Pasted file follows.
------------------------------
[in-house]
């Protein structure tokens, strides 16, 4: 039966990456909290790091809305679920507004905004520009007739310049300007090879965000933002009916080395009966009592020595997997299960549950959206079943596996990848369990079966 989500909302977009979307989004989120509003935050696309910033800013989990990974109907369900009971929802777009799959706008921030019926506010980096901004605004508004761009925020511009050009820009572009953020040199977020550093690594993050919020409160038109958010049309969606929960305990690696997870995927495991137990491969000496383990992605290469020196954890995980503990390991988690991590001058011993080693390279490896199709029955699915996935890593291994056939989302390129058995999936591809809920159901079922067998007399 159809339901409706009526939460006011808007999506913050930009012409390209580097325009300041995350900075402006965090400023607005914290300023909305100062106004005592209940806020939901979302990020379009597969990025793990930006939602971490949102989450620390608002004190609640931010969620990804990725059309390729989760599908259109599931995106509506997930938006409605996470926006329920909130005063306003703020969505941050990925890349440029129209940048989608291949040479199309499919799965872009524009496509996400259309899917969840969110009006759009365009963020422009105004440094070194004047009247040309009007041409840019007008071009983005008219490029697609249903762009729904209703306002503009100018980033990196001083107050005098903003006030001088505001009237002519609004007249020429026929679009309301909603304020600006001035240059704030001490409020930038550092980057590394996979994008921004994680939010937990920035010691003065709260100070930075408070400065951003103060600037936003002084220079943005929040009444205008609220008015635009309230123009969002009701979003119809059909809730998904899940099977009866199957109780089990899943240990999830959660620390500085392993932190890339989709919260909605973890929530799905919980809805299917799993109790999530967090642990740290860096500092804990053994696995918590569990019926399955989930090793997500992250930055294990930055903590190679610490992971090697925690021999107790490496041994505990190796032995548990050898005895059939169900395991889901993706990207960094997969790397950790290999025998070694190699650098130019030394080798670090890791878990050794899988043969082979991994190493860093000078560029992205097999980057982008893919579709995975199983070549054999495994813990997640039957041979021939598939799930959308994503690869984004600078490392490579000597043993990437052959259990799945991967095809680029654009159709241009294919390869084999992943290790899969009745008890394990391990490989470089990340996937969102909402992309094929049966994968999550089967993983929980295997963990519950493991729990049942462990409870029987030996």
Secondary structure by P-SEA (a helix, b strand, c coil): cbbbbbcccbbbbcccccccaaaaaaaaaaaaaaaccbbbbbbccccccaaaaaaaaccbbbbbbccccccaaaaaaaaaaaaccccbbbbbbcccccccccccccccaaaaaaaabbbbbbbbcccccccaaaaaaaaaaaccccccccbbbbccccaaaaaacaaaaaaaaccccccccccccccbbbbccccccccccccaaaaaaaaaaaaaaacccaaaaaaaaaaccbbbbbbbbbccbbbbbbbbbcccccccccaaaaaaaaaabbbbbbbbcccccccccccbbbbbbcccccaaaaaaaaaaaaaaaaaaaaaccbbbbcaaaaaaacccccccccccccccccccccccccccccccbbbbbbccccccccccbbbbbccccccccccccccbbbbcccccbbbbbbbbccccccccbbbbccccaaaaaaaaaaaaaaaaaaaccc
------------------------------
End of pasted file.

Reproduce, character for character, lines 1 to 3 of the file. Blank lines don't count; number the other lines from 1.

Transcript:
[in-house]
């Protein structure tokens, strides 16, 4: 039966990456909290790091809305679920507004905004520009007739310049300007090879965000933002009916080395009966009592020595997997299960549950959206079943596996990848369990079966 989500909302977009979307989004989120509003935050696309910033800013989990990974109907369900009971929802777009799959706008921030019926506010980096901004605004508004761009925020511009050009820009572009953020040199977020550093690594993050919020409160038109958010049309969606929960305990690696997870995927495991137990491969000496383990992605290469020196954890995980503990390991988690991590001058011993080693390279490896199709029955699915996935890593291994056939989302390129058995999936591809809920159901079922067998007399 159809339901409706009526939460006011808007999506913050930009012409390209580097325009300041995350900075402006965090400023607005914290300023909305100062106004005592209940806020939901979302990020379009597969990025793990930006939602971490949102989450620390608002004190609640931010969620990804990725059309390729989760599908259109599931995106509506997930938006409605996470926006329920909130005063306003703020969505941050990925890349440029129209940048989608291949040479199309499919799965872009524009496509996400259309899917969840969110009006759009365009963020422009105004440094070194004047009247040309009007041409840019007008071009983005008219490029697609249903762009729904209703306002503009100018980033990196001083107050005098903003006030001088505001009237002519609004007249020429026929679009309301909603304020600006001035240059704030001490409020930038550092980057590394996979994008921004994680939010937990920035010691003065709260100070930075408070400065951003103060600037936003002084220079943005929040009444205008609220008015635009309230123009969002009701979003119809059909809730998904899940099977009866199957109780089990899943240990999830959660620390500085392993932190890339989709919260909605973890929530799905919980809805299917799993109790999530967090642990740290860096500092804990053994696995918590569990019926399955989930090793997500992250930055294990930055903590190679610490992971090697925690021999107790490496041994505990190796032995548990050898005895059939169900395991889901993706990207960094997969790397950790290999025998070694190699650098130019030394080798670090890791878990050794899988043969082979991994190493860093000078560029992205097999980057982008893919579709995975199983070549054999495994813990997640039957041979021939598939799930959308994503690869984004600078490392490579000597043993990437052959259990799945991967095809680029654009159709241009294919390869084999992943290790899969009745008890394990391990490989470089990340996937969102909402992309094929049966994968999550089967993983929980295997963990519950493991729990049942462990409870029987030996």
Secondary structure by P-SEA (a helix, b strand, c coil): cbbbbbcccbbbbcccccccaaaaaaaaaaaaaaaccbbbbbbccccccaaaaaaaaccbbbbbbccccccaaaaaaaaaaaaccccbbbbbbcccccccccccccccaaaaaaaabbbbbbbbcccccccaaaaaaaaaaaccccccccbbbbccccaaaaaacaaaaaaaaccccccccccccccbbbbccccccccccccaaaaaaaaaaaaaaacccaaaaaaaaaaccbbbbbbbbbccbbbbbbbbbcccccccccaaaaaaaaaabbbbbbbbcccccccccccbbbbbbcccccaaaaaaaaaaaaaaaaaaaaaccbbbbcaaaaaaacccccccccccccccccccccccccccccccbbbbbbccccccccccbbbbbccccccccccccccbbbbcccccbbbbbbbbccccccccbbbbccccaaaaaaaaaaaaaaaaaaaccc